Weather forecasters rely on statistical models to find and sort patterns in large amounts of data. Still, the weather remains stubbornly difficult to predict because it is constantly changing.
"When we measure the current state of the atmosphere, we are not measuring every point in three-dimensional space," says Paul Roebber, a meteorologist at the University of Wisconsin-Milwaukee. "We're interpolating what happens in the in-between."
To boost the accuracy, forecasters don't rely on just one model. They use "ensemble" modeling -- which takes an average of many different weather models. But ensemble modeling isn't as accurate as it could be unless new data are collected and added. That can be expensive.
So Roebber applied a mathematical equivalent of Charles Darwin's theory of evolution to the problem. He devised a method in which one computer program sorts 10,000 other ones, improving itself over time using strategies, such as heredity, mutation and natural selection.
"This was just a pie-in-the-sky idea at first," says Roebber, a UWM distinguished professor of atmospheric sciences, who has been honing his method for five years. "But in the last year, I've gotten $500,000 of funding behind it."
His forecasting method has outperformed the models used by the National Weather Service. When compared to standard weather prediction modeling, Roebber's evolutionary methodology performs particularly well on longer-range forecasts and extreme events, when an accurate forecast is needed the most.
Between 30 and 40 percent of the U.S. economy is somehow dependent on weather prediction. So even a small improvement in the accuracy of a forecast could save millions of dollars annually for industries like shipping, utilities, construction and agribusiness.
The trouble with ensemble models is the data they contain tend to be too similar. That makes it difficult to distinguish relevant variables from irrelevant ones -- what statistician Nate Silver calls the "signal" and the "noise."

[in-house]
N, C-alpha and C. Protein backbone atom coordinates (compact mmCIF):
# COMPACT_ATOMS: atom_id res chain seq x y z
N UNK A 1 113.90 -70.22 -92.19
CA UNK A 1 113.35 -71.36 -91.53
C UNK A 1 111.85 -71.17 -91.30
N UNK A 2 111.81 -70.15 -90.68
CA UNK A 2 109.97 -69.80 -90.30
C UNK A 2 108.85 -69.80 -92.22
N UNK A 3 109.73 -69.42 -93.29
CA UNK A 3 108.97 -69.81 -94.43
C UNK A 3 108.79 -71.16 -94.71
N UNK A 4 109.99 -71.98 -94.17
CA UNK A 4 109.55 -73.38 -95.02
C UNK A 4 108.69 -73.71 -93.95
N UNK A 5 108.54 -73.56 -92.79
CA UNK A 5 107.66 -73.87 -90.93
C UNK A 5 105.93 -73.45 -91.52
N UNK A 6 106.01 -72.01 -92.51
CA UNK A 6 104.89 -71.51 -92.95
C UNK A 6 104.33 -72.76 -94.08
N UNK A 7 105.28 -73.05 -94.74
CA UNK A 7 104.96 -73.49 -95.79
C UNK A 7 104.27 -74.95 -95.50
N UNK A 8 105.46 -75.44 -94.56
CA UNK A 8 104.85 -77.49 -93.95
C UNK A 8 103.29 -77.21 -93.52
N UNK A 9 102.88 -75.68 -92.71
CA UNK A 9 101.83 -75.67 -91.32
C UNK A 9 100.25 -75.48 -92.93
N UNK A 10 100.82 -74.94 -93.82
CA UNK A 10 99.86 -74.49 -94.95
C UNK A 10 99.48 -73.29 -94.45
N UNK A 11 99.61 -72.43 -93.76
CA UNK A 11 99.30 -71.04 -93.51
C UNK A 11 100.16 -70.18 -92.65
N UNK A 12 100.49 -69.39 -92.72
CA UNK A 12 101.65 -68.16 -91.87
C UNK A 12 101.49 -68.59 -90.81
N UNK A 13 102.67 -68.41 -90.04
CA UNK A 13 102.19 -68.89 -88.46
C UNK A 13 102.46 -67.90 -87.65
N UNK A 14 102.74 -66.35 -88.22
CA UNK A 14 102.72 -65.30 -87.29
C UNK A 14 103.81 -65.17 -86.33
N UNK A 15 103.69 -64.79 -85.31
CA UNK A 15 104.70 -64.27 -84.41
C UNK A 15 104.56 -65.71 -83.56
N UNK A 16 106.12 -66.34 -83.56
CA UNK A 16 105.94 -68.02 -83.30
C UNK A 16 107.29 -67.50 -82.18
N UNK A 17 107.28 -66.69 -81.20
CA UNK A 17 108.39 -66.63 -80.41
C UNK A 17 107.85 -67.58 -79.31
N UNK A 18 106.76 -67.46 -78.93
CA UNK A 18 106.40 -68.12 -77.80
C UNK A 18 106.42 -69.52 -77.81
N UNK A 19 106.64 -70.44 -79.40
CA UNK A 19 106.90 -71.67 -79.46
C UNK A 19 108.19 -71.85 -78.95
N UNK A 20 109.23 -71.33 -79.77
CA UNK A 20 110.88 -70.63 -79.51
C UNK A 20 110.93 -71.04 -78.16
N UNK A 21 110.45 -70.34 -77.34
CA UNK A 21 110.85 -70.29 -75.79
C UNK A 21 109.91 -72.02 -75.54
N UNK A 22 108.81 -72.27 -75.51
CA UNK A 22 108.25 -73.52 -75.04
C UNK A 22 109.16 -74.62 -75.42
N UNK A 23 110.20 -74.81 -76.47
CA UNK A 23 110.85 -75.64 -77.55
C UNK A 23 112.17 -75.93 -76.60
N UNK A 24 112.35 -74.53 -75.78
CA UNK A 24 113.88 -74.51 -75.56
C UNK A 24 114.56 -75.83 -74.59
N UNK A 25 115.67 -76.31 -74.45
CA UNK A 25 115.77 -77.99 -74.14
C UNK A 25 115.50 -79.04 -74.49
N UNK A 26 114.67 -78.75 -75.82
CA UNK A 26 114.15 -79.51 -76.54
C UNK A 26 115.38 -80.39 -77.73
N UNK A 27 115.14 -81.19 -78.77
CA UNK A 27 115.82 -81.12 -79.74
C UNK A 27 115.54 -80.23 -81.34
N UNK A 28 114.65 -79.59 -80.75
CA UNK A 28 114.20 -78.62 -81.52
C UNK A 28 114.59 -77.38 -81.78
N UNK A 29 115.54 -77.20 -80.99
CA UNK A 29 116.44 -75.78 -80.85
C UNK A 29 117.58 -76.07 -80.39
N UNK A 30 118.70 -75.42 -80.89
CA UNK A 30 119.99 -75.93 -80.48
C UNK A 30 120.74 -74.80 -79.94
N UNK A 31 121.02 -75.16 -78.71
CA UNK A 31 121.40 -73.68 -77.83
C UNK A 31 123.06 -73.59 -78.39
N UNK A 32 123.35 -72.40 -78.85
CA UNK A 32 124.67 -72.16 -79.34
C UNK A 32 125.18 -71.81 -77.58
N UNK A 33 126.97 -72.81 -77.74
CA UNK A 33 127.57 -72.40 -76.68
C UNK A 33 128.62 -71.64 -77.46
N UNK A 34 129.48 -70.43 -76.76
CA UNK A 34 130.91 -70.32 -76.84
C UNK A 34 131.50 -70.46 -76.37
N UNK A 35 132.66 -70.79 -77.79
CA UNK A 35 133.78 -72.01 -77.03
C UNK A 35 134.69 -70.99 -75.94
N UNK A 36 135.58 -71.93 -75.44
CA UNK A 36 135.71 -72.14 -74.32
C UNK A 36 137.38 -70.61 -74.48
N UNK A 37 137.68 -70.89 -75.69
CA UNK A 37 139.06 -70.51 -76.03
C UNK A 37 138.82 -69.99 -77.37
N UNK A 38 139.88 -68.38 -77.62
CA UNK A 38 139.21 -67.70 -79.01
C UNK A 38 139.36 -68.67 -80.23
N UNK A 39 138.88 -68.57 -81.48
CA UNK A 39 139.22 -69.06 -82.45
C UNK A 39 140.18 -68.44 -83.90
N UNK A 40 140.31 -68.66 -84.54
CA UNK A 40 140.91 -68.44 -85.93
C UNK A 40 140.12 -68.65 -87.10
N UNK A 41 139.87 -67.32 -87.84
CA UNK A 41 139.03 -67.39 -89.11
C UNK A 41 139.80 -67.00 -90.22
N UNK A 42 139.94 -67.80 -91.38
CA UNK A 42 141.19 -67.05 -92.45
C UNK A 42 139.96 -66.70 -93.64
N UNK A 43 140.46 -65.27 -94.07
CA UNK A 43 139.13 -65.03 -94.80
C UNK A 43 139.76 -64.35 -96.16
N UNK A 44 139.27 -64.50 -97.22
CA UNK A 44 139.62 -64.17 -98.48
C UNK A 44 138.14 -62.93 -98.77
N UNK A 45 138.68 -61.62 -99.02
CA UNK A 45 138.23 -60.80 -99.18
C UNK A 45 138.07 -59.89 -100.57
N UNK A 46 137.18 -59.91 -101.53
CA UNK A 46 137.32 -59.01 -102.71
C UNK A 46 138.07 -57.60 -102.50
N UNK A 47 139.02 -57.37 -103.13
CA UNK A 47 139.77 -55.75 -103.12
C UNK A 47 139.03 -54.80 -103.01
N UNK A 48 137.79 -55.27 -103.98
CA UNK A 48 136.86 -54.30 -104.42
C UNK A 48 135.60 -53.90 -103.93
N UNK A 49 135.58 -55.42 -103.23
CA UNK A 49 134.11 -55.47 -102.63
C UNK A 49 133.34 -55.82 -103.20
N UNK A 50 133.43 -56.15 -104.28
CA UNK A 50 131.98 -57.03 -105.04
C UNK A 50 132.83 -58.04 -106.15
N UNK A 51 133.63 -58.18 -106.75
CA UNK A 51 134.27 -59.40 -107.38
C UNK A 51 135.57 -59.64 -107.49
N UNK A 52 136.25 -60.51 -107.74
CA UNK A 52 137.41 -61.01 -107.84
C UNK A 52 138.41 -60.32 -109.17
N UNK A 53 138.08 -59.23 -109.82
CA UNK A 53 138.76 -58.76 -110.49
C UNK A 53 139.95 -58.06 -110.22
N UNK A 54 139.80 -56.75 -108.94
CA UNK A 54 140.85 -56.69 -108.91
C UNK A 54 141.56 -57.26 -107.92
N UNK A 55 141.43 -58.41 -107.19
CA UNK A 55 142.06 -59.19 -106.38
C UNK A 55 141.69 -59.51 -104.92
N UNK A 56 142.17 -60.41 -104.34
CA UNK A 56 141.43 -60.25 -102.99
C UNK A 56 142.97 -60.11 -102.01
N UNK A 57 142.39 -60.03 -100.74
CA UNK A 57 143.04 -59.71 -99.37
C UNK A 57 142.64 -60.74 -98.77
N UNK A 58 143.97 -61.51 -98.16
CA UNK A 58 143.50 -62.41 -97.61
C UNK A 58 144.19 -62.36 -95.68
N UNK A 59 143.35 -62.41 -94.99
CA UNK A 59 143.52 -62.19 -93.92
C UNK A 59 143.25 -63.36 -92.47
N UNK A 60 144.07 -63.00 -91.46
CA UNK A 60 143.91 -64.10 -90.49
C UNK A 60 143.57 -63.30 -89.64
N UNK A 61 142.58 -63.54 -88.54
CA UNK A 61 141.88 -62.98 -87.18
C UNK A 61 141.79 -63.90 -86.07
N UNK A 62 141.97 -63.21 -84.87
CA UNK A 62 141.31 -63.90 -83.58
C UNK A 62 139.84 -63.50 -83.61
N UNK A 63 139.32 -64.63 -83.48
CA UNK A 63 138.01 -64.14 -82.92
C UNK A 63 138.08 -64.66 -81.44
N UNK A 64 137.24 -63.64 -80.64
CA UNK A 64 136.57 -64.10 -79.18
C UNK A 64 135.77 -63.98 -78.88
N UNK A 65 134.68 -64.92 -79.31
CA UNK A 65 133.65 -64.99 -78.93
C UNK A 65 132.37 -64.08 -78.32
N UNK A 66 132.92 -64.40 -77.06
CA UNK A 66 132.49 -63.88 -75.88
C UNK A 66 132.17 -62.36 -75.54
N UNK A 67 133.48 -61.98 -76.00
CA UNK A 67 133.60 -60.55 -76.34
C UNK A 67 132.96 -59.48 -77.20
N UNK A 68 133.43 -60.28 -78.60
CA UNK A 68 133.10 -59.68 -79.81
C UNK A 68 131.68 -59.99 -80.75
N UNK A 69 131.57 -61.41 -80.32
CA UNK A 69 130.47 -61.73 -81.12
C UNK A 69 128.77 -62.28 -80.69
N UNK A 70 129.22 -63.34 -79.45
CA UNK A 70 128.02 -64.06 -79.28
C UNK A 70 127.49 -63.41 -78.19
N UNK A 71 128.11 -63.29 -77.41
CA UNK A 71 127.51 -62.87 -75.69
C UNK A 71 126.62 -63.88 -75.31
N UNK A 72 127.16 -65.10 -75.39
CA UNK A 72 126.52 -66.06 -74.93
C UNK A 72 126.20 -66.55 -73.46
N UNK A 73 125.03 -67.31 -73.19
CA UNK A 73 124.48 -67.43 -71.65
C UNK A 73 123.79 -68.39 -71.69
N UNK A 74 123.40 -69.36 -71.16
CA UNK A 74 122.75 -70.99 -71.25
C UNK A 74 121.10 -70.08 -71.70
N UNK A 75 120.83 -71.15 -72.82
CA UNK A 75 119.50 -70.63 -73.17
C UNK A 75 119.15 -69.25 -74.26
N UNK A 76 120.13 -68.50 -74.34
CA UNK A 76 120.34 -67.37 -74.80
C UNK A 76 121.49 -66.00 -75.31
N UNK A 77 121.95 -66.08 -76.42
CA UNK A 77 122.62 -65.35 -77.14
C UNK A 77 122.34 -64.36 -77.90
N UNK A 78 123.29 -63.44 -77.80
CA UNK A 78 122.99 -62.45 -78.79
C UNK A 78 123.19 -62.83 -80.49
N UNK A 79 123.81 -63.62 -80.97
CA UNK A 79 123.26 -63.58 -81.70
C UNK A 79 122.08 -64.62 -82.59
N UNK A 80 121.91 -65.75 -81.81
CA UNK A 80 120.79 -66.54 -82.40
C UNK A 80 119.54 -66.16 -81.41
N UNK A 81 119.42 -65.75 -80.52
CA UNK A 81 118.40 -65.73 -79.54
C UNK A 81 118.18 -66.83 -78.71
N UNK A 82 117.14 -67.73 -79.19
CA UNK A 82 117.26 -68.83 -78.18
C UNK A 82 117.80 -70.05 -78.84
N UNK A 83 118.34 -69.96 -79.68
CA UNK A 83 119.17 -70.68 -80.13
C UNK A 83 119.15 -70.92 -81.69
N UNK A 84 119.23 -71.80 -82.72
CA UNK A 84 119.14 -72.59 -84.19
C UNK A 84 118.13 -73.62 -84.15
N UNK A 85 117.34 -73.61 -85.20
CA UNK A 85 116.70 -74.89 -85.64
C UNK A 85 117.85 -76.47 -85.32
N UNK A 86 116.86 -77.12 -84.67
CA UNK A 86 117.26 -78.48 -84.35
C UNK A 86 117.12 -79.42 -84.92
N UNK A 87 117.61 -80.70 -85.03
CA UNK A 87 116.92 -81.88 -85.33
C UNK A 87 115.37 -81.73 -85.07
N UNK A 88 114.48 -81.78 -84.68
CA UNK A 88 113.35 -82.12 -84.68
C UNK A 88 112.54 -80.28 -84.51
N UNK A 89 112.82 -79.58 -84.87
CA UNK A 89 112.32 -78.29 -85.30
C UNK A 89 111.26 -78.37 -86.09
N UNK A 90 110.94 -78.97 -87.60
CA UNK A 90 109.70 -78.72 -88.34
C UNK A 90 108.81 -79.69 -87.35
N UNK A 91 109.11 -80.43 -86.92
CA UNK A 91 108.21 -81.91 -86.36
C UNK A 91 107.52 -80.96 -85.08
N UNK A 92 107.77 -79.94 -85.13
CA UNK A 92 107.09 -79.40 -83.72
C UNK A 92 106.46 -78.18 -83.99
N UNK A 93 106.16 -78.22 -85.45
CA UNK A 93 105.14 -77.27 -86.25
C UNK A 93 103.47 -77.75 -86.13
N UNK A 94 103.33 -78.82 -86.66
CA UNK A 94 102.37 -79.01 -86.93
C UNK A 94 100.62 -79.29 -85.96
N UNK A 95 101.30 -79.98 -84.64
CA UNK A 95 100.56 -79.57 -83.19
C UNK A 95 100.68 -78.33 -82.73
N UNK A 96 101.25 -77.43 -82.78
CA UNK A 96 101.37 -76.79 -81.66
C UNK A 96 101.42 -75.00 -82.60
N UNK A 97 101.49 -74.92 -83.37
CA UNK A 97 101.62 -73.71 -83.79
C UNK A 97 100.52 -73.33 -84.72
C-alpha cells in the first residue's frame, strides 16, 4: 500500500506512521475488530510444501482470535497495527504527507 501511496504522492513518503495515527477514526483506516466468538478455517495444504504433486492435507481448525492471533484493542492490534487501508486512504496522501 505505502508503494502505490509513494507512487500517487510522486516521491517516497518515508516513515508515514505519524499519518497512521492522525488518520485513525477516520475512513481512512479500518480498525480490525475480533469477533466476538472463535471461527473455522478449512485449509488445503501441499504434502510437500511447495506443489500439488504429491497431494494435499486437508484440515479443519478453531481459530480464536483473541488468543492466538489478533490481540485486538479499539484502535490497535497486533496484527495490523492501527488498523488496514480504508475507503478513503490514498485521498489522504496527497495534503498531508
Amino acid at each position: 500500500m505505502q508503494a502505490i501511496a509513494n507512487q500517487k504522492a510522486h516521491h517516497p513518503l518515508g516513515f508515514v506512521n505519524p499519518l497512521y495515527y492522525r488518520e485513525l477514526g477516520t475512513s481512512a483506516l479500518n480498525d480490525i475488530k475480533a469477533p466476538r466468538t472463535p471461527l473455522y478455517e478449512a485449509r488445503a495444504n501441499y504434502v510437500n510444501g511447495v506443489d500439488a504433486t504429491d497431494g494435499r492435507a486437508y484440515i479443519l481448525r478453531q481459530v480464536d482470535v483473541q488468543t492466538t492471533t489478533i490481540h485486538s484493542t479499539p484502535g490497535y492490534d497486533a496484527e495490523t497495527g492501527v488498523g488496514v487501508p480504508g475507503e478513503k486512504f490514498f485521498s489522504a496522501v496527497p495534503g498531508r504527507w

How do you gain diversity in the data without collecting more of it? Roebber was inspired by how nature does it.
Nature favors diversity because it foils the possibility of one threat destroying an entire population at once. Darwin observed this in a population of Galapagos Islands finches in 1835. The birds divided into smaller groups, each residing in different locations around the islands. Over time, they adapted to their specific habitat, making each group distinct from the others.
Applying this to weather prediction models, Roebber began by subdividing the existing variables into conditional scenarios: The value of a variable would be set one way under one condition, but be set differently under another condition.
The computer program he created picks out the variables that best accomplishes the goal and then recombines them. In terms of weather prediction, that means, the "offspring" models improve in accuracy because they block more of the unhelpful attributes.
"One difference between this and biology is, I wanted to force the next generation [of models] to be better in some absolute sense, not just survive," Roebber said.
He is already using the technique to forecast minimum and maximum temperatures for seven days out.
Roebber often thinks across disciplines in his research. Ten years ago, he was at the forefront of building forecast simulations that were organized like neurons in the brain. From the work, he created an "artificial neural network" tool, now used by the National Weather Service, that significantly improves snowfall prediction.
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